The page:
6. I tried the poll with four flash fiction posts and asked the readers to vote which one they felt should be expanded. With nearly 500 views I only got six votes. People didn’t take time to register their opinion. Any tips on getting people engaged to use the poll?

    1. Regarding your poll — “Which story should be expanded?” — I’m not completely sure why the lack of engagement, as I’m not familiar with your site, but one idea could be that a response requires a bit more thought (ie, your reader has to have read each of those stories in order to leave an appropriate response). So, it’s a bit more involved than, say, if you created a poll at the end of a single story, and asked for feedback on that.

      That said, for readers who *have* read all of those stories, it’s a straightforward, simple question.

      Overall, it’s a good question — perhaps this could be a follow-up post at some point: “tips on getting readers to answer your poll.” So, thanks.

  7. This is very helpful. I have been wanting to add polls to my blog to gauge how to better my blogs topics and to start more conversation/comments. Thank you.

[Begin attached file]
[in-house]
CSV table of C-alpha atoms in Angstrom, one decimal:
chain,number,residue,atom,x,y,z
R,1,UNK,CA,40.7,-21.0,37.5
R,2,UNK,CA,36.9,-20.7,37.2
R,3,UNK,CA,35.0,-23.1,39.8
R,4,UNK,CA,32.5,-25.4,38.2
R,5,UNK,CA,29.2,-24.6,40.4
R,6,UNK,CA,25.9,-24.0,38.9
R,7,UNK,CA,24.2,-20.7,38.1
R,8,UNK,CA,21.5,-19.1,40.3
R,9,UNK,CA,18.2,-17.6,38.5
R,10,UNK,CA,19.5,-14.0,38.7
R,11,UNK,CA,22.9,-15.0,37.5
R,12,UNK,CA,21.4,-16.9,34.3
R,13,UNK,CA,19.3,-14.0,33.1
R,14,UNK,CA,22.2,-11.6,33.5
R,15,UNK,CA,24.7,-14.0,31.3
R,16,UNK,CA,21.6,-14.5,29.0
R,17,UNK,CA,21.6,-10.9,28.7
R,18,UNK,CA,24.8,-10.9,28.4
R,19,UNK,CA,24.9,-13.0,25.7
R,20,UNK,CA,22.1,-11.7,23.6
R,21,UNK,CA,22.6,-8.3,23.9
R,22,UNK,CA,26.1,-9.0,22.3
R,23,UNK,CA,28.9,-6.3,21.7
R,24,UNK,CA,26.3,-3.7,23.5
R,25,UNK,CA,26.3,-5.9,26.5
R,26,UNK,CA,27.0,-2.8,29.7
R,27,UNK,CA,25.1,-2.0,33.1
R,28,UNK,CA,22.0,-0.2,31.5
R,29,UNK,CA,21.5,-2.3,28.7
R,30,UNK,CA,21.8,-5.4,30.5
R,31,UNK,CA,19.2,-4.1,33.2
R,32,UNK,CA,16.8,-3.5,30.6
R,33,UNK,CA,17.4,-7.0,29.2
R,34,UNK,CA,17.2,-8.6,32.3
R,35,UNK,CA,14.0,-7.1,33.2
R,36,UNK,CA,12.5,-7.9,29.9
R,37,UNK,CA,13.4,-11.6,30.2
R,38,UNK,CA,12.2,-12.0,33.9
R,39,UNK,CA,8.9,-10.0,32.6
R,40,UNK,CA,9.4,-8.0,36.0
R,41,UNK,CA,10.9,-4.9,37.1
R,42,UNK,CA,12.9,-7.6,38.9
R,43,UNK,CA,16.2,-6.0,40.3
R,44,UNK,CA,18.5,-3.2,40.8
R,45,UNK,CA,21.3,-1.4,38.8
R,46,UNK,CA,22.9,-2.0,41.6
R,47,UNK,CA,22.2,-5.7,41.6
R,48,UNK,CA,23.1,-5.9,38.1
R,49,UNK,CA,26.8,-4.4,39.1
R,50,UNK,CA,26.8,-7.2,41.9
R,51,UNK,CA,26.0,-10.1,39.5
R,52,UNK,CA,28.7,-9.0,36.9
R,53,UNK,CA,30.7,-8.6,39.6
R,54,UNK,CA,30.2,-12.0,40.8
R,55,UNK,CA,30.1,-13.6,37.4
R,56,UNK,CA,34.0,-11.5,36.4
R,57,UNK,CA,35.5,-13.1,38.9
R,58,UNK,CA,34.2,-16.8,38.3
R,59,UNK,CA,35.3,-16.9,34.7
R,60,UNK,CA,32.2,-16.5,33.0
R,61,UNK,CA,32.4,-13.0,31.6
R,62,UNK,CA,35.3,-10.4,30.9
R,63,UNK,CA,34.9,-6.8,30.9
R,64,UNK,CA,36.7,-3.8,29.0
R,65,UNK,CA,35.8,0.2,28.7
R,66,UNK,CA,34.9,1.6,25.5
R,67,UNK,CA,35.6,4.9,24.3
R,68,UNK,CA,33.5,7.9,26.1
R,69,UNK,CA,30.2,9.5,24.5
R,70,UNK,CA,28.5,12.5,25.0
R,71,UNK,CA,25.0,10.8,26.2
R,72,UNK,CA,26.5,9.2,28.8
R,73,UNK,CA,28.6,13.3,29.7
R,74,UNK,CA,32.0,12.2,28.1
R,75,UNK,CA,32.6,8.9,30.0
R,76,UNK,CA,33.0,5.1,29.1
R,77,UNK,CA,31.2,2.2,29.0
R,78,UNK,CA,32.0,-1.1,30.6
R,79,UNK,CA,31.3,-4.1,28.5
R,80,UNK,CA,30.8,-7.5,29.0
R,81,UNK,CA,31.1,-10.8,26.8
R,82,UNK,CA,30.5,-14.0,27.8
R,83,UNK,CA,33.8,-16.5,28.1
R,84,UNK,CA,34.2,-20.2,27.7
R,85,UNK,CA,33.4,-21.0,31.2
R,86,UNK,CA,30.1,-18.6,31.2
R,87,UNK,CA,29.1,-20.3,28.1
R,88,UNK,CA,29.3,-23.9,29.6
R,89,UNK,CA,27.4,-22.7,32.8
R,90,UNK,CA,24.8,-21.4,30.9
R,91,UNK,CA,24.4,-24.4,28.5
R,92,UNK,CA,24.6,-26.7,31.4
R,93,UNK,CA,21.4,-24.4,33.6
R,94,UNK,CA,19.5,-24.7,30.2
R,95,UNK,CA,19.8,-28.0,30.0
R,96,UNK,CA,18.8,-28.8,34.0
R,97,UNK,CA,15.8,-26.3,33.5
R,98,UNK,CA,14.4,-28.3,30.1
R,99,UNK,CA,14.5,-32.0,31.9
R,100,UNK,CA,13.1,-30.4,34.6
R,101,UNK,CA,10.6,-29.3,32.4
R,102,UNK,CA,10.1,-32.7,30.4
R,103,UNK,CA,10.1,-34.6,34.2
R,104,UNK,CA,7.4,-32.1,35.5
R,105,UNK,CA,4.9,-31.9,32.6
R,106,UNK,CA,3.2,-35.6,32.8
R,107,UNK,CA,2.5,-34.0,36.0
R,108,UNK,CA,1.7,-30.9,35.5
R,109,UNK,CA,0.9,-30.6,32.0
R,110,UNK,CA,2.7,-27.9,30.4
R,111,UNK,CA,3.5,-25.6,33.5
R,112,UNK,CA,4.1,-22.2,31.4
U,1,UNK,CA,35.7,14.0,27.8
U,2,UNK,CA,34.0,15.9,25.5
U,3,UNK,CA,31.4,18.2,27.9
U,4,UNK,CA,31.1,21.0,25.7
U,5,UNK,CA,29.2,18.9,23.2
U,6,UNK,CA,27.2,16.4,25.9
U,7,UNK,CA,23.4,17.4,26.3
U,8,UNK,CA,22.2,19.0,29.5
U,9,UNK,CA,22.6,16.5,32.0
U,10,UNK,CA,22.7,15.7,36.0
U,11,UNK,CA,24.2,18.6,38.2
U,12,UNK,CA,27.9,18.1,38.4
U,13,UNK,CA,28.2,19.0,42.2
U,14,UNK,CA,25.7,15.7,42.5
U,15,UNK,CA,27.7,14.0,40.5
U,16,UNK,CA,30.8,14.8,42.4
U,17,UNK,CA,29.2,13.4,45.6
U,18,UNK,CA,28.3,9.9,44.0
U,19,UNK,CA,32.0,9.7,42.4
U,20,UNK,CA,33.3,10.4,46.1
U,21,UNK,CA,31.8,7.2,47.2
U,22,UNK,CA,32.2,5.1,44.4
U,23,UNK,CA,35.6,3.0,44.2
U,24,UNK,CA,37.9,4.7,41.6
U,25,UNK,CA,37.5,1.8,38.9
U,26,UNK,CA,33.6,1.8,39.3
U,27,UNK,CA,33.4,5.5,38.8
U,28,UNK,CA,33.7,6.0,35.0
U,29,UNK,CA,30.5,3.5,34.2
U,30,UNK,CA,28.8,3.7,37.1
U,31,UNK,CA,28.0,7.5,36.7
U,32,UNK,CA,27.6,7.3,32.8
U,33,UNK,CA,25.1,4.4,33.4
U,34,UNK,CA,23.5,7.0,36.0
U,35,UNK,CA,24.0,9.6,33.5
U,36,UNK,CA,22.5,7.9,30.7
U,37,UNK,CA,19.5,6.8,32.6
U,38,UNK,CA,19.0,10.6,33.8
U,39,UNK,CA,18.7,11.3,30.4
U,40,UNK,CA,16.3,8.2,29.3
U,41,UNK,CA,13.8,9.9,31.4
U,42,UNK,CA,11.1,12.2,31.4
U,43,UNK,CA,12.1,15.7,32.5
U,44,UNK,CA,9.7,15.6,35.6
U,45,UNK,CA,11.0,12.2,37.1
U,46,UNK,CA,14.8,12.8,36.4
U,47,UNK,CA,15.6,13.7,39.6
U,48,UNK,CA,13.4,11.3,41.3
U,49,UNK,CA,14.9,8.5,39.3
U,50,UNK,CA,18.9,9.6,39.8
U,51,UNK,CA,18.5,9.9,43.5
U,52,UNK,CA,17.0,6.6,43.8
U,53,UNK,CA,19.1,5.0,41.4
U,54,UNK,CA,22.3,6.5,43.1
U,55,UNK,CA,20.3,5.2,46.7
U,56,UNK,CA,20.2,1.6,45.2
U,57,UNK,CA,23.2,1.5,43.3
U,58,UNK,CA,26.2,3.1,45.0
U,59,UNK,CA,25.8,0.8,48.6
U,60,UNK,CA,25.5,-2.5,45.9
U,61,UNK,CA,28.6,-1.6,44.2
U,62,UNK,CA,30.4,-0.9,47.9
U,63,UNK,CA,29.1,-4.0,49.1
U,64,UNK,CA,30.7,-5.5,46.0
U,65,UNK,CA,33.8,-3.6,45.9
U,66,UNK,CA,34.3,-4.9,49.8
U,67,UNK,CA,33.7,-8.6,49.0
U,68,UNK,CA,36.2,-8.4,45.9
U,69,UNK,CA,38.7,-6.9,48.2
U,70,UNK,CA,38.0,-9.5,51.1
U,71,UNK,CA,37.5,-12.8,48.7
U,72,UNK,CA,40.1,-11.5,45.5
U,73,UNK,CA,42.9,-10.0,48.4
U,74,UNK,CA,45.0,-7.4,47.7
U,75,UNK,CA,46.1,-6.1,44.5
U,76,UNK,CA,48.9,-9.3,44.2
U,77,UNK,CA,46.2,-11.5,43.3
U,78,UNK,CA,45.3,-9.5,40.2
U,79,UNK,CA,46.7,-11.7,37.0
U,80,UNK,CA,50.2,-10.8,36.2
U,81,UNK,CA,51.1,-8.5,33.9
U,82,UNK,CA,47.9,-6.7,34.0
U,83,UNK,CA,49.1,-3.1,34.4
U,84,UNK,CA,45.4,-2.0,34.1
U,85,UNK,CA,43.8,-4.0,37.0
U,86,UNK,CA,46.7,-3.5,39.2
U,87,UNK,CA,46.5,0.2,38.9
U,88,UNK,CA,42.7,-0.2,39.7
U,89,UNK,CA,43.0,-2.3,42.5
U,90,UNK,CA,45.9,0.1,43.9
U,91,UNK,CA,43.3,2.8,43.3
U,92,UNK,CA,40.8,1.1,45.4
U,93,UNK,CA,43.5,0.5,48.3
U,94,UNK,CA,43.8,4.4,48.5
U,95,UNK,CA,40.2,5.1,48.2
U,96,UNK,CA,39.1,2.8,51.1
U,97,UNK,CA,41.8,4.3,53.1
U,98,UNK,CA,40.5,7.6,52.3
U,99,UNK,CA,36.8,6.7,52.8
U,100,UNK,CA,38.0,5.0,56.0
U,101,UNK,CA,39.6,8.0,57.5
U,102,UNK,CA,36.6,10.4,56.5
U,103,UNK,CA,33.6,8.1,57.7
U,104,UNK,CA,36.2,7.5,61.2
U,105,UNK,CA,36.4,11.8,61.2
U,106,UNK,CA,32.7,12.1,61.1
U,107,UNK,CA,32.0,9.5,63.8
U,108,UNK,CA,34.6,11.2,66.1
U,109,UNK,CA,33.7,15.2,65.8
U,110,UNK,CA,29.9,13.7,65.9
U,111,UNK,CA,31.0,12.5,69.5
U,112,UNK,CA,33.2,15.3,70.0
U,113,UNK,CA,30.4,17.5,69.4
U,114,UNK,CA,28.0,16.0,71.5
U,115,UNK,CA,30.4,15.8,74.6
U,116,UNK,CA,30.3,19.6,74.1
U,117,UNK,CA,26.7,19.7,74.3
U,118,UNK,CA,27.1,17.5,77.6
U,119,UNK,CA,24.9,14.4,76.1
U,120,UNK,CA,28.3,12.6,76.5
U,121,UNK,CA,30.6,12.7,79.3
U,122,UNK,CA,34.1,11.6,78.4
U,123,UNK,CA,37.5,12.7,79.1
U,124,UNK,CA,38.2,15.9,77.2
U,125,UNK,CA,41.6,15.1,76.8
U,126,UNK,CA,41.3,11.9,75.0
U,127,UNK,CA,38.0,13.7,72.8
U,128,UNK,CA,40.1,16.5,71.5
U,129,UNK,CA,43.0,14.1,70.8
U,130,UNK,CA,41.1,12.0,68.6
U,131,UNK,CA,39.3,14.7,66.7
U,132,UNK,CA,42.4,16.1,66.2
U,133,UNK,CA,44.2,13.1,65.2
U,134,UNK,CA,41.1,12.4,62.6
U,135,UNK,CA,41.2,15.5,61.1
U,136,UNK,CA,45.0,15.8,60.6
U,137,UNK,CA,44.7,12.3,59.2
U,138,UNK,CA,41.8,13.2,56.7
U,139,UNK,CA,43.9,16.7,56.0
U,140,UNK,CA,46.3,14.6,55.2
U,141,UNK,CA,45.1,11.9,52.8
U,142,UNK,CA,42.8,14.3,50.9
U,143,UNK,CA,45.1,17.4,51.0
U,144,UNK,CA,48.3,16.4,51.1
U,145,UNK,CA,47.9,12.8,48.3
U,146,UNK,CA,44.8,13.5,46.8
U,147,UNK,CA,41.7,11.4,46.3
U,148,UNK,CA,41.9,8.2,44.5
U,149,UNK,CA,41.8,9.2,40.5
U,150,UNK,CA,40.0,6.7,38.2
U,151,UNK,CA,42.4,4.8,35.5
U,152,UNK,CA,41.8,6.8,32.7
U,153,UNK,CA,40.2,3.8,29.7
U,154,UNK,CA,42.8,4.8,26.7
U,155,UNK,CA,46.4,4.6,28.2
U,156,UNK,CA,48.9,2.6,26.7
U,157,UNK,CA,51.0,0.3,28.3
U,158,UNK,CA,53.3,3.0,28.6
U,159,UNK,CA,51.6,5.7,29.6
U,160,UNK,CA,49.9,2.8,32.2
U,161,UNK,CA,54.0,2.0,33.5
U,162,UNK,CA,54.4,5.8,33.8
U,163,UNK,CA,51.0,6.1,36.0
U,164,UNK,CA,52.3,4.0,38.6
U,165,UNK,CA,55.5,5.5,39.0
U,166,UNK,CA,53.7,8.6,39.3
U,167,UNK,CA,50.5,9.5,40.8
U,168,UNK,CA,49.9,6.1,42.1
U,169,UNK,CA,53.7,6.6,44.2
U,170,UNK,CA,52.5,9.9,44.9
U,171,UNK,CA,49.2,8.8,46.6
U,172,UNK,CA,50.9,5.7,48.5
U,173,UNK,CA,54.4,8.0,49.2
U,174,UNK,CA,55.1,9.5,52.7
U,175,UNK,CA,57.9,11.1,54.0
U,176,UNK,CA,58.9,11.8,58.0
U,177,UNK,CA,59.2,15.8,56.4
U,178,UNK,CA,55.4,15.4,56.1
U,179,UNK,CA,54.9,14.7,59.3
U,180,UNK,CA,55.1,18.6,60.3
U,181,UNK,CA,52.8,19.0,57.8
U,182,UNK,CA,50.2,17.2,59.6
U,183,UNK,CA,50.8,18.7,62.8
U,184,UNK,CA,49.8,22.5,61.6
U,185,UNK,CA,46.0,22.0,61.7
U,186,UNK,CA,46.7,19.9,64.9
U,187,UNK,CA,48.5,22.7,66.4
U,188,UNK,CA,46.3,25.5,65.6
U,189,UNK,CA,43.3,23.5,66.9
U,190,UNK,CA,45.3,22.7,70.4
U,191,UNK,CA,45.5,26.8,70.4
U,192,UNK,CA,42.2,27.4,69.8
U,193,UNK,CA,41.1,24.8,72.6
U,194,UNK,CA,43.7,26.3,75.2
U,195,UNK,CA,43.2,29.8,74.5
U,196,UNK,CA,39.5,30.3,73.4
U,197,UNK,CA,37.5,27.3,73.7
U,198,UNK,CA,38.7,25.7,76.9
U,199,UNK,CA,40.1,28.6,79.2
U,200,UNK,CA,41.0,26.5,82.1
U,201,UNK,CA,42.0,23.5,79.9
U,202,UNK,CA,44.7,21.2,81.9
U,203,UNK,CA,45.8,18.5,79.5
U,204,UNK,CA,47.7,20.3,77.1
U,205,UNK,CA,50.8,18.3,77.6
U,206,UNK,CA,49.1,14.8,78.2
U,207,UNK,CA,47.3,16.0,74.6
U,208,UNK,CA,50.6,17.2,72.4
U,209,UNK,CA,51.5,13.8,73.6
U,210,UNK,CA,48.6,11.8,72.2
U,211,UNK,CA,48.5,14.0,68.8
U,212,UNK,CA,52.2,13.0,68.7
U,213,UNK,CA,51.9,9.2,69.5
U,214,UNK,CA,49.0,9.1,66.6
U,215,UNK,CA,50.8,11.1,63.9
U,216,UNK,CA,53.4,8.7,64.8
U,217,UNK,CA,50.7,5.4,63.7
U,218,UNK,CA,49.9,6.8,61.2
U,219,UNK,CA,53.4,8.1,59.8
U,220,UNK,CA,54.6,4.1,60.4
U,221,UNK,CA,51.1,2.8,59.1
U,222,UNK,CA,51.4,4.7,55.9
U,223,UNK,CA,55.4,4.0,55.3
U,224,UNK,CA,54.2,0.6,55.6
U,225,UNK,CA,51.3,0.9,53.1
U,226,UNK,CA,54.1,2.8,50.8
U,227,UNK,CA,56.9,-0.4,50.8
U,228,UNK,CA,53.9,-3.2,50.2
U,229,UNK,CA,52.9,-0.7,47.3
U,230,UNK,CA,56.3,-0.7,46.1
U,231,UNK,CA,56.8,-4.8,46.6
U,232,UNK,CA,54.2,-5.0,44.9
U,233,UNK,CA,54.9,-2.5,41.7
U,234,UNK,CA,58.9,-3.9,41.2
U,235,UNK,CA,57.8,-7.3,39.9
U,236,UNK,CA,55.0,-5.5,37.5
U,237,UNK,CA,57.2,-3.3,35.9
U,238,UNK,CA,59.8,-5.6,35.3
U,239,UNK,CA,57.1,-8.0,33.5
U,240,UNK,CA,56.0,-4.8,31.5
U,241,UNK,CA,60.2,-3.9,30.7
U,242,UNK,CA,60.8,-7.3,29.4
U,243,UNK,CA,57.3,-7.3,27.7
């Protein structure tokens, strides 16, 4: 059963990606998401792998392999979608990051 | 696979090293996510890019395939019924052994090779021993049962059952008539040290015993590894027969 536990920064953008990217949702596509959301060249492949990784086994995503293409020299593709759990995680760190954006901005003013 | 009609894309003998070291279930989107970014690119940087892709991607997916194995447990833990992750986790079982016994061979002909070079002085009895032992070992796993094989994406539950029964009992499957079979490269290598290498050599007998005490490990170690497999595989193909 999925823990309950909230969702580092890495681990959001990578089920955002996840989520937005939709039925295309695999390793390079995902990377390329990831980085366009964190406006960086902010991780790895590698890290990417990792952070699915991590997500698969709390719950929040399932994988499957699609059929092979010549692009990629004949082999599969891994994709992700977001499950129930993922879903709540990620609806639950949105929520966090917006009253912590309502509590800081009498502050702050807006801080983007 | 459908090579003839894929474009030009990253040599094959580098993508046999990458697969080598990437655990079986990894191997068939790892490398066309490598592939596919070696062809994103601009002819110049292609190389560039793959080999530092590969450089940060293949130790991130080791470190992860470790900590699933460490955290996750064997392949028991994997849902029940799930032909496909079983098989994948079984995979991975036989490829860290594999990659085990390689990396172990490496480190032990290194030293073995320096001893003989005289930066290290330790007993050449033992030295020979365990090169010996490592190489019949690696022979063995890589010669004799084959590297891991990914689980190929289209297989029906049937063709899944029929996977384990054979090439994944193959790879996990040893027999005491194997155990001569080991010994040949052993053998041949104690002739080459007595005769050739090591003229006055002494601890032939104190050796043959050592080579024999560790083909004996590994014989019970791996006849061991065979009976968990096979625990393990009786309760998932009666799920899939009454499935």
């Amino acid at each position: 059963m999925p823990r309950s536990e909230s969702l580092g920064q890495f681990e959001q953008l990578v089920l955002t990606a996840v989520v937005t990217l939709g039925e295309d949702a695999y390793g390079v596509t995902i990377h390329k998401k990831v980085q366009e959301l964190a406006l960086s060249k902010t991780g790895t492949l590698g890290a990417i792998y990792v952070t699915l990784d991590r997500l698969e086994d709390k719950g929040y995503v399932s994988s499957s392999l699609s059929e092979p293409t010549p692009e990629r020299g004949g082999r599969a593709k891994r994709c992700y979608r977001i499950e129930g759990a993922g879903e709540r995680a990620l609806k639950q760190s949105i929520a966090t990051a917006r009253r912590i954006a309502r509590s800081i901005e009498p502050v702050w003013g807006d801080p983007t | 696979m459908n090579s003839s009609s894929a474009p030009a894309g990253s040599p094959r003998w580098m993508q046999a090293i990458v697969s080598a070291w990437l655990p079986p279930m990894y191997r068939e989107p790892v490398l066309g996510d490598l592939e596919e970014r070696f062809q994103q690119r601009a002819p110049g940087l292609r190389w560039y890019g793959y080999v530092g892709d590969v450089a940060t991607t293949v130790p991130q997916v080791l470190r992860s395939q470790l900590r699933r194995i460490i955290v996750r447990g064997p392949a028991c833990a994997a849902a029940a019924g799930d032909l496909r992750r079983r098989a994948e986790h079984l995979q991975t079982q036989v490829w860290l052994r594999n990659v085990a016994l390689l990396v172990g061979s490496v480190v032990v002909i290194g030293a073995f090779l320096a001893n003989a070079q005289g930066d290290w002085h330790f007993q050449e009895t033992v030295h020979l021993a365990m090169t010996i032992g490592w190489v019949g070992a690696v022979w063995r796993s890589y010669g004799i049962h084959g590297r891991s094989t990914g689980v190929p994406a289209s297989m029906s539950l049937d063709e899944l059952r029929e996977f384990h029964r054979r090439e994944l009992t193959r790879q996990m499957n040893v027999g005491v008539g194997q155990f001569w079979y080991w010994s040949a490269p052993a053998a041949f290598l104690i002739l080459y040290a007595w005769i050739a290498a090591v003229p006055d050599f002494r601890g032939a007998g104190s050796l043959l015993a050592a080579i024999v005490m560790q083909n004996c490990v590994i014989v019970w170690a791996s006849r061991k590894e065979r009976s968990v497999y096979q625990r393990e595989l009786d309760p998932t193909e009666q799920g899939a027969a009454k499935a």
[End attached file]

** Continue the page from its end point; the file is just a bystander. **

8. Too bad it isn’t integrated into the WordPress software. I use WordPress for my blog that is at my own domain. This would be just another plug-in to install. I have enough plug-ins already.

  9. Thanks for another post on polls. Your first one prompted me to try it on my most recent post. It is working except for one crucial thing: the results (and comments in the ‘other’ box) are not showing up. If I go behind the scenes to Polldaddy, I can see them — but what fun is that? I tried to correct it, but I can’t figure it out. It shouldn’t be this complicated, should it?

    1. Hi there — I went to your post and answered the question — I entered my own response in “Other” (for the record, I said I thought they were talking about what they’d read in the newspaper that morning :) ). I saw the results of the poll, so that’s working fine, but no, I did not see the specific replies left by those who used “Other” as well. I will confirm if this is how it’s supposed to work.

      1. Hi Cheri — thank you for testing my poll in the ‘Other’ box. Seeing the specific replies left by those who answered “Other” would be a lot more fun. Thank you for checking out whether or not it’s supposed to work that way. (Loved your response and would like other readers to be able to view it)